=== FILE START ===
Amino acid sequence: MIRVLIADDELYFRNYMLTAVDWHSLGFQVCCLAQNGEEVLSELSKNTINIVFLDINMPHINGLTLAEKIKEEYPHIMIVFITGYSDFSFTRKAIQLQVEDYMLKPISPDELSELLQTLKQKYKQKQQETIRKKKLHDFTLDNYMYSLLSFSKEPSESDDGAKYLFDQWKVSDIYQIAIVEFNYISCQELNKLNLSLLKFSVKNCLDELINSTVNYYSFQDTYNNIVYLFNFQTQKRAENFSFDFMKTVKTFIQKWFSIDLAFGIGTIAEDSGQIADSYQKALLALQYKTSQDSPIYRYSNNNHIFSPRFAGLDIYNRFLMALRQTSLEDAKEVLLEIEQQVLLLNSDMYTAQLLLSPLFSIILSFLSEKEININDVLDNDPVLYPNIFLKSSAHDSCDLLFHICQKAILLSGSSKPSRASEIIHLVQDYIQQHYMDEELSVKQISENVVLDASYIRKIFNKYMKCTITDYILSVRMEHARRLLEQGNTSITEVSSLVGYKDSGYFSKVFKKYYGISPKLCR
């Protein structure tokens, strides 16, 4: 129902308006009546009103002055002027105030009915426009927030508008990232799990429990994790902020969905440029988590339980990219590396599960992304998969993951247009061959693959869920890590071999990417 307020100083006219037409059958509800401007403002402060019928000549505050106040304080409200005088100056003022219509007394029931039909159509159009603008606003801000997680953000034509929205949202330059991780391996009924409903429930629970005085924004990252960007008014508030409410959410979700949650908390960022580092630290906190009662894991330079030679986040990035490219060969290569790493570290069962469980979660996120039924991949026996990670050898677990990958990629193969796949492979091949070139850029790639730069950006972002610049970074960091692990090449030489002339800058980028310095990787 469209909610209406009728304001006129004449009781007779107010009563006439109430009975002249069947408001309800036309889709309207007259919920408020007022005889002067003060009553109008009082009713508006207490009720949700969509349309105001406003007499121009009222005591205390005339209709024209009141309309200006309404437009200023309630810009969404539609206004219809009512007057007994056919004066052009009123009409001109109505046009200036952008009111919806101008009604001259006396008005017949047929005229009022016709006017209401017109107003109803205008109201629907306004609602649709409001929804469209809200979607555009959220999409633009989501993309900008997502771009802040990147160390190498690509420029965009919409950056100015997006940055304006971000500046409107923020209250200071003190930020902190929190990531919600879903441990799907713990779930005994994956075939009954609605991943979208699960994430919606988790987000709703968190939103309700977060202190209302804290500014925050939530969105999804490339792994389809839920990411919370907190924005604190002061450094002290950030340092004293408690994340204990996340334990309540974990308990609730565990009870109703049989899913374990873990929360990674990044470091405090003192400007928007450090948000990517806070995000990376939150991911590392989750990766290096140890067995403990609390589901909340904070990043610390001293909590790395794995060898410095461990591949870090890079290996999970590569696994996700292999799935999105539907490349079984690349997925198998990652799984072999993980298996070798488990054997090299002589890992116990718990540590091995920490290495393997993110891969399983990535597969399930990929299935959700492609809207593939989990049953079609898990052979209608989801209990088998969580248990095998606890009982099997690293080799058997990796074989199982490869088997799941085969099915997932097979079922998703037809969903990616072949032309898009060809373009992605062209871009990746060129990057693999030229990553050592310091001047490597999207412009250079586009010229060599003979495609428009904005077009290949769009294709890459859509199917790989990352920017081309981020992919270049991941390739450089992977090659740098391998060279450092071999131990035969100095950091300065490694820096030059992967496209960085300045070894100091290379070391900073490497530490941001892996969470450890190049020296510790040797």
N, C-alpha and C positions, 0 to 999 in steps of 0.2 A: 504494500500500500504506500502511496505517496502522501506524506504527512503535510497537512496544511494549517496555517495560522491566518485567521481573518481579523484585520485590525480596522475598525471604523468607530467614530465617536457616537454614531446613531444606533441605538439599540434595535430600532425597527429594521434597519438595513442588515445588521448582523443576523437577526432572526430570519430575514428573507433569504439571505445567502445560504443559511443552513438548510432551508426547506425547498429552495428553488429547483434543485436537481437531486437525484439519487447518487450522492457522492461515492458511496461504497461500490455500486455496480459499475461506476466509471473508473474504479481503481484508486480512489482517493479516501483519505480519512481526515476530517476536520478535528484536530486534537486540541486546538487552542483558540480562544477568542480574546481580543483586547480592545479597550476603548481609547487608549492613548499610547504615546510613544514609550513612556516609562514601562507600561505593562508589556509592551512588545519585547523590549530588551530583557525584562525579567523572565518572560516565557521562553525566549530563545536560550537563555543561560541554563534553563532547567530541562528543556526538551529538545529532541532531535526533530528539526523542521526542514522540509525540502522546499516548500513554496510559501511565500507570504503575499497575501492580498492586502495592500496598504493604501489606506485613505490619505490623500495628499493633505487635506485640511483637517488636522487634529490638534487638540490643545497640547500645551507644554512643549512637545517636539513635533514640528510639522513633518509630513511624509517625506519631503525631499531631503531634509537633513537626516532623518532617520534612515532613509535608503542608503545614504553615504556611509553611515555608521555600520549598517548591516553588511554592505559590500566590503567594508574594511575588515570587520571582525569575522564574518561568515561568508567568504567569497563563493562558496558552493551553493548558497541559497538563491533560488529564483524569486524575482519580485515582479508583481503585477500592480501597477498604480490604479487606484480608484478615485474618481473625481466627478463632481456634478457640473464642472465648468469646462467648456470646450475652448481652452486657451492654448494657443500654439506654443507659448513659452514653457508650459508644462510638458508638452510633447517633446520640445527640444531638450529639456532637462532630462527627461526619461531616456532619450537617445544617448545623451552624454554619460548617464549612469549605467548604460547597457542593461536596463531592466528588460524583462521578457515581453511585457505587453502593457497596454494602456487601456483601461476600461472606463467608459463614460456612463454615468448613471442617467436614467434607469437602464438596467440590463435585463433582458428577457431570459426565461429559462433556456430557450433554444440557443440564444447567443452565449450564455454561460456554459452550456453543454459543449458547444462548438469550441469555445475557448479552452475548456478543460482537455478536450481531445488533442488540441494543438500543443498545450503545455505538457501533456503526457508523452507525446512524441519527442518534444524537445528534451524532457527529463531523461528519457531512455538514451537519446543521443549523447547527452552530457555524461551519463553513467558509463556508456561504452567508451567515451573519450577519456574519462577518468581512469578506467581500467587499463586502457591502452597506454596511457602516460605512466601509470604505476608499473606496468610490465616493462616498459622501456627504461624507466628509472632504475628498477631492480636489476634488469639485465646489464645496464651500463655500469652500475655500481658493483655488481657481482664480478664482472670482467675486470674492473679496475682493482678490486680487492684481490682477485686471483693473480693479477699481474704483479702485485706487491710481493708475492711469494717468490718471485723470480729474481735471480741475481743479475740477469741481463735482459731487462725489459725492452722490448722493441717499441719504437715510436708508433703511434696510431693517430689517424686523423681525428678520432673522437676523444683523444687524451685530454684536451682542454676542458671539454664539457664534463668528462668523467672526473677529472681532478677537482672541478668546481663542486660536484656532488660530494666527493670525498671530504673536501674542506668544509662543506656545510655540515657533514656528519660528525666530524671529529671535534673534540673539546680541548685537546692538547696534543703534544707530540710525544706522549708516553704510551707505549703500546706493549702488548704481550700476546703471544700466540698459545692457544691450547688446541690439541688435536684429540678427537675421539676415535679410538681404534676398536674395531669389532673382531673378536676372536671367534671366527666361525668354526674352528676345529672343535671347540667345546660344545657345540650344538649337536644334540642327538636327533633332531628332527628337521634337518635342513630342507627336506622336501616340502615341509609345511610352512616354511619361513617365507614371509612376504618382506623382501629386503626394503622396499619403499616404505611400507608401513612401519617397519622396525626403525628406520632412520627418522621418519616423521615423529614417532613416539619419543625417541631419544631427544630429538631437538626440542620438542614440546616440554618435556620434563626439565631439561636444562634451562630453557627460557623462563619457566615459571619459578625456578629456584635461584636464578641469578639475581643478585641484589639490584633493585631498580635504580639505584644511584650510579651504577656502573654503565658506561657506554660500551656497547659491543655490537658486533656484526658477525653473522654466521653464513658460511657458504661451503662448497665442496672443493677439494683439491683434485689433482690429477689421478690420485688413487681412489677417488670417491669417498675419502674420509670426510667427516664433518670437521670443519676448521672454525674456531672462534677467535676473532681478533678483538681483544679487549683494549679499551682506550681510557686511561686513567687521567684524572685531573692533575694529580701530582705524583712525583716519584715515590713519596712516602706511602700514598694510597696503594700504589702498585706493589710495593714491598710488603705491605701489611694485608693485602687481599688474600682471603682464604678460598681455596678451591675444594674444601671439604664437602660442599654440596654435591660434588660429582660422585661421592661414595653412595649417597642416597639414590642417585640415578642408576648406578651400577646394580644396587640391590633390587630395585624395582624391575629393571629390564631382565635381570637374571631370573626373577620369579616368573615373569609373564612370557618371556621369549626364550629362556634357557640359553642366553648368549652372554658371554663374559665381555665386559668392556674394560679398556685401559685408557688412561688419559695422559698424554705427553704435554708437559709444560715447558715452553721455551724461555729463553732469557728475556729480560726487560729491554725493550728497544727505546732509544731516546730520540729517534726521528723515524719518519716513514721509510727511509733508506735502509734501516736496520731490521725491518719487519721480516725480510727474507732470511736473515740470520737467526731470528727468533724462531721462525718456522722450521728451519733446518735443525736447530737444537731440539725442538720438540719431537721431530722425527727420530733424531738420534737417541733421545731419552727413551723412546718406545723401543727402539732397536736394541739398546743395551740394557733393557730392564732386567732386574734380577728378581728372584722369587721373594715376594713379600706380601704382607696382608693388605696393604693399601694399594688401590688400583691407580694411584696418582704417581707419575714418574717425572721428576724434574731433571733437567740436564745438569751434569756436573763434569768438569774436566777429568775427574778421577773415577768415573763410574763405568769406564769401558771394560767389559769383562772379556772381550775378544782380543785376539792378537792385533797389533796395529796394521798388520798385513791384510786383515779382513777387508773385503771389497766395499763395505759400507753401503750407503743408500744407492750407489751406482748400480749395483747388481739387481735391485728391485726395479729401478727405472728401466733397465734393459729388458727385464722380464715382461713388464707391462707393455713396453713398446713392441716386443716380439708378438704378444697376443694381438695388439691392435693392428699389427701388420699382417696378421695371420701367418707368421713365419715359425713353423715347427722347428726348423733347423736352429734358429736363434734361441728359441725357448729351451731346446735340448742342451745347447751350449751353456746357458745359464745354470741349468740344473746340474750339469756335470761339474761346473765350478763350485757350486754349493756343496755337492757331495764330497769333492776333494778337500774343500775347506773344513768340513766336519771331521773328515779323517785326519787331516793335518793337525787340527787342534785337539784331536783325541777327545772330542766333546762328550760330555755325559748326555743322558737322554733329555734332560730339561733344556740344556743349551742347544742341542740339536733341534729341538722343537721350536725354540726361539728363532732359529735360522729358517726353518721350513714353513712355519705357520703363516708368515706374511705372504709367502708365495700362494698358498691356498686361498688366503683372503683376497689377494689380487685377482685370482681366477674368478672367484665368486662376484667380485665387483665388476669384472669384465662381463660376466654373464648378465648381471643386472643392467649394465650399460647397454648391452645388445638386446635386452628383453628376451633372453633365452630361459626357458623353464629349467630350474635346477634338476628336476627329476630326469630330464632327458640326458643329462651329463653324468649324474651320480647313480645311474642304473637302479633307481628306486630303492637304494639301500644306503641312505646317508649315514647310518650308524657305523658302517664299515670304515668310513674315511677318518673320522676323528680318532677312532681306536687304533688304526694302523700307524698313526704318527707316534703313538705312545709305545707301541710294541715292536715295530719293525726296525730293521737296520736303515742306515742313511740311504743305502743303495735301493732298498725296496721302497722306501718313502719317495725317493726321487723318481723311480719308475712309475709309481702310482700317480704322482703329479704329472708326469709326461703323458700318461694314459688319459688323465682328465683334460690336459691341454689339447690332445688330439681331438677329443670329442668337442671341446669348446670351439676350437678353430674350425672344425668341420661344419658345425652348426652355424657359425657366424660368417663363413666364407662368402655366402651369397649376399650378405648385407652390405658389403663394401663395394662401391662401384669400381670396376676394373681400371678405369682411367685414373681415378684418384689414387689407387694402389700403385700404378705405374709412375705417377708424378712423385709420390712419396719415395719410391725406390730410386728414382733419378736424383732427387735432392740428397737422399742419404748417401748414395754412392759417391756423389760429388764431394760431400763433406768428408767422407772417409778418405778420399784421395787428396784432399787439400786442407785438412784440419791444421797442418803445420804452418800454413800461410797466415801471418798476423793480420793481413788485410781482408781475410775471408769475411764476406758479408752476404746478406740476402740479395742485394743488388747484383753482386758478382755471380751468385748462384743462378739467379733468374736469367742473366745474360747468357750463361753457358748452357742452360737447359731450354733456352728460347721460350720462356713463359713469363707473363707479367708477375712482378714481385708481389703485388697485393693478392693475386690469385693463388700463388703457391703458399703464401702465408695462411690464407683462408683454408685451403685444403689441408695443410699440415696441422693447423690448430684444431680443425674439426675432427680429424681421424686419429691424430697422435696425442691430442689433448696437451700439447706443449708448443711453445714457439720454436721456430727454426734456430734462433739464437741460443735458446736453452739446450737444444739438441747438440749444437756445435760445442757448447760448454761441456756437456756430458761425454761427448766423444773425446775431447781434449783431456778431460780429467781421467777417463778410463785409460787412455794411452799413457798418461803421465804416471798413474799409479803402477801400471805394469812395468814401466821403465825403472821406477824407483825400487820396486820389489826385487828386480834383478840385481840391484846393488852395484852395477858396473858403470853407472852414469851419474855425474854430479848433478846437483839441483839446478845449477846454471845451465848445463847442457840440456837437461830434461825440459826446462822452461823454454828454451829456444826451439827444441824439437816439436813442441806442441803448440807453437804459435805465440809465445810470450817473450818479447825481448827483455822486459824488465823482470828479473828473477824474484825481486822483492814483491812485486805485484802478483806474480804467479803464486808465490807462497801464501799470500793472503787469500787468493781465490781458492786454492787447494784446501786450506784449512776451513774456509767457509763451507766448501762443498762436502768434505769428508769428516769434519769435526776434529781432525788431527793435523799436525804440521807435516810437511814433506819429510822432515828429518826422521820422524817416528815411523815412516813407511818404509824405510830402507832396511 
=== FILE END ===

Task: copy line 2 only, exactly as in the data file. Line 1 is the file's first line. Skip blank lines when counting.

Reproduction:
């Protein structure tokens, strides 16, 4: 129902308006009546009103002055002027105030009915426009927030508008990232799990429990994790902020969905440029988590339980990219590396599960992304998969993951247009061959693959869920890590071999990417 307020100083006219037409059958509800401007403002402060019928000549505050106040304080409200005088100056003022219509007394029931039909159509159009603008606003801000997680953000034509929205949202330059991780391996009924409903429930629970005085924004990252960007008014508030409410959410979700949650908390960022580092630290906190009662894991330079030679986040990035490219060969290569790493570290069962469980979660996120039924991949026996990670050898677990990958990629193969796949492979091949070139850029790639730069950006972002610049970074960091692990090449030489002339800058980028310095990787 469209909610209406009728304001006129004449009781007779107010009563006439109430009975002249069947408001309800036309889709309207007259919920408020007022005889002067003060009553109008009082009713508006207490009720949700969509349309105001406003007499121009009222005591205390005339209709024209009141309309200006309404437009200023309630810009969404539609206004219809009512007057007994056919004066052009009123009409001109109505046009200036952008009111919806101008009604001259006396008005017949047929005229009022016709006017209401017109107003109803205008109201629907306004609602649709409001929804469209809200979607555009959220999409633009989501993309900008997502771009802040990147160390190498690509420029965009919409950056100015997006940055304006971000500046409107923020209250200071003190930020902190929190990531919600879903441990799907713990779930005994994956075939009954609605991943979208699960994430919606988790987000709703968190939103309700977060202190209302804290500014925050939530969105999804490339792994389809839920990411919370907190924005604190002061450094002290950030340092004293408690994340204990996340334990309540974990308990609730565990009870109703049989899913374990873990929360990674990044470091405090003192400007928007450090948000990517806070995000990376939150991911590392989750990766290096140890067995403990609390589901909340904070990043610390001293909590790395794995060898410095461990591949870090890079290996999970590569696994996700292999799935999105539907490349079984690349997925198998990652799984072999993980298996070798488990054997090299002589890992116990718990540590091995920490290495393997993110891969399983990535597969399930990929299935959700492609809207593939989990049953079609898990052979209608989801209990088998969580248990095998606890009982099997690293080799058997990796074989199982490869088997799941085969099915997932097979079922998703037809969903990616072949032309898009060809373009992605062209871009990746060129990057693999030229990553050592310091001047490597999207412009250079586009010229060599003979495609428009904005077009290949769009294709890459859509199917790989990352920017081309981020992919270049991941390739450089992977090659740098391998060279450092071999131990035969100095950091300065490694820096030059992967496209960085300045070894100091290379070391900073490497530490941001892996969470450890190049020296510790040797």